Similar prominent religious decrees have emerged from around the world. Muslim-majority countries have passed national legislation or taken severe legal action against the practice of honor killings. Turkey is well known for giving life sentences to anyone involved in an “honor killing.” In 2009, local Turkish courts sentenced an entire family to life imprisonment for their involvement in the killing of a young female relative. The University of Cambridge has also reported “that the government of Jordan has increasingly criminalized honor killings, and in 2009 a special court for prosecuting honor crimes was established” within the Arab nation as well. And Islamic Supreme Council of Canada publicly said in 2012 that, “There is no justification for honor killings, domestic violence and misogyny in Islam. These are crimes in the court of law and in the sight of Allah.”

That doesn't mean that there is not a problem. Of course there is. That's what the laws and statements intend to help stop.

"There is nothing Islamic about so-called 'honor' killings," said Imam Zaid Shakir of Zaytuna College during a recent interview with me on the subject. "This barbaric practice of vigilante femicide has absolutely no sanction in the Quran or within the doctrines of Islamic law. To kill an innocent woman for simply not following her family's wishes is nothing short of cold-blooded murder and there is no legitimate Islamic religious authority who can argue otherwise."

But there is also something sinister and sad beneath this all: By making something a Muslim problem, non-Muslims often manage to distance themselves from an issue they should recognize. Just because “honor killings” have a moniker that elicits sensationalistic media headlines around the world, it does not mean that they are meaningfully different from the other more clearly secular forms of domestic abuse against women that occur every day. "In countries where Islam is practiced, they're called honor killings, but dowry deaths and so-called crimes of passion have a similar dynamic in that the women are killed by male family members and the crimes are perceived as excusable or understandable," Widney Brown, who now serves as director of programs for Physicians for Human Rights, told National Geographic. She also noted that this phenomenon "goes across cultures and across religions" and is not exclusively limited to Muslims.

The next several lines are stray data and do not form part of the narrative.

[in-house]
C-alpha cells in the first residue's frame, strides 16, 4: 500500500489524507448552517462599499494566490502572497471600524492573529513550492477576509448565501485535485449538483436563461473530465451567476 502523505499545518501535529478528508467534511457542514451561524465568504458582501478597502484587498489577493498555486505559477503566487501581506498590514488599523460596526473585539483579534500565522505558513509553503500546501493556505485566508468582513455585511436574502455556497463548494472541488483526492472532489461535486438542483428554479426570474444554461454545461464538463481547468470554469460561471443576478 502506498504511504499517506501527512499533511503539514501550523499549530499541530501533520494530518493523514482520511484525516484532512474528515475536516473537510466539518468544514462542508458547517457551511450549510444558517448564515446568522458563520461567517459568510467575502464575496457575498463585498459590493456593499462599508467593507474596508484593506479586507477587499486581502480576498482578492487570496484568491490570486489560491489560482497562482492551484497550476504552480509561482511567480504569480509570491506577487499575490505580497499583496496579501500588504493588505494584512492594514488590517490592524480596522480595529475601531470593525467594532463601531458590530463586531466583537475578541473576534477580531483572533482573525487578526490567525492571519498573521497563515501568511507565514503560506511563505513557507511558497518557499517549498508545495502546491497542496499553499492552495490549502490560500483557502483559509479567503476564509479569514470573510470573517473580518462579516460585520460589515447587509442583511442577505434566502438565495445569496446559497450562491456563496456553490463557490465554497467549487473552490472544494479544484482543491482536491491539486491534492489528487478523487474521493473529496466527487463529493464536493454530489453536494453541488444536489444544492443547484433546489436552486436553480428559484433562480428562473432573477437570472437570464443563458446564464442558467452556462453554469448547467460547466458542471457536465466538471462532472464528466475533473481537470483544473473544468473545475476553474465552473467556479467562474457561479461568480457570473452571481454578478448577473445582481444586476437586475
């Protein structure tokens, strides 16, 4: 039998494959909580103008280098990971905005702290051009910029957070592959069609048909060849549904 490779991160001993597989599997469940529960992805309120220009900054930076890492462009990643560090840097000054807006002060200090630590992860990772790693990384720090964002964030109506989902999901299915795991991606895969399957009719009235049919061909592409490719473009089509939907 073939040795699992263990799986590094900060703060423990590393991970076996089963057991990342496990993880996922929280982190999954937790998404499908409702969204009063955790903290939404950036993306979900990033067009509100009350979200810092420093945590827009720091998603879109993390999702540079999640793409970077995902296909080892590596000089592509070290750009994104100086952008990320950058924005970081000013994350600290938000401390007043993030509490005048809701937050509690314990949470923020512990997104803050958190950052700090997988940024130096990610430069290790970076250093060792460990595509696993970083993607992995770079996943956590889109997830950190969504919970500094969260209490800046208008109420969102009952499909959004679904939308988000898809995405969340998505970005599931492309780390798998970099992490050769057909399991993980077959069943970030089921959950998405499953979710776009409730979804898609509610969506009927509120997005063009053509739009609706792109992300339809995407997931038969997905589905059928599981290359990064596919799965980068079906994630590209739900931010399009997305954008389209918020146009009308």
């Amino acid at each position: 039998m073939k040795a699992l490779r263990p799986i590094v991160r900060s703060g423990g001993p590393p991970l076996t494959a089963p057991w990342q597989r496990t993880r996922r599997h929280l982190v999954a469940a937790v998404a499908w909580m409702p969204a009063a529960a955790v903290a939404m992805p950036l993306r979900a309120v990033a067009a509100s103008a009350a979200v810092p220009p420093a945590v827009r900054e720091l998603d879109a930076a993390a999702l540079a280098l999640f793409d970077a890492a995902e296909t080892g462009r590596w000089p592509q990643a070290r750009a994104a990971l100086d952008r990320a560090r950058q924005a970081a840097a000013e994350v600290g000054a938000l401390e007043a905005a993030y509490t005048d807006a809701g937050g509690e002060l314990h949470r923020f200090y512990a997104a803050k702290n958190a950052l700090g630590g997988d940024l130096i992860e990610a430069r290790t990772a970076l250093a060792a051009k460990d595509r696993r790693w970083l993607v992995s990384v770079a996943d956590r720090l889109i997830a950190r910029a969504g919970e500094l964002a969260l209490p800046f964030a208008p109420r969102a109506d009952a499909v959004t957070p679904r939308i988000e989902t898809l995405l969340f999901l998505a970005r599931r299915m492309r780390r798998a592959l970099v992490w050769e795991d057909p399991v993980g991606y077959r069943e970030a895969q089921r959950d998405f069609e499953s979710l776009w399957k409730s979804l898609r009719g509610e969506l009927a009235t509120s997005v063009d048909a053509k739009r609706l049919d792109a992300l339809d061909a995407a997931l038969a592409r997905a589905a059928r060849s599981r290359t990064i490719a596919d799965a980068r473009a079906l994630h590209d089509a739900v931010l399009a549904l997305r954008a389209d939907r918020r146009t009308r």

Even cultures that do not explicitly support the killing of women still see their women die at the hands of men. According to a September 2015 report from the Violence Policy Center, 94% of female homicide victims (1,438 out of 1,530) in the United States were brutally murdered by either a known male relative or acquaintance. This should lead us to see that many of our neighbors—even the ones who are in no way associated with Islam—have internalized a tendency to have their rage transform into violence. At it's most basic level, it's the same horrific impulse.

"Honor killings" should be condemned by Muslim leaders around the world. But the wider global community must be honest about itself, too. Qandeel Baloch's death is not a tragedy committed because a culture is different. Her tragedy is our own. Qandeel Baloch is one of all of us.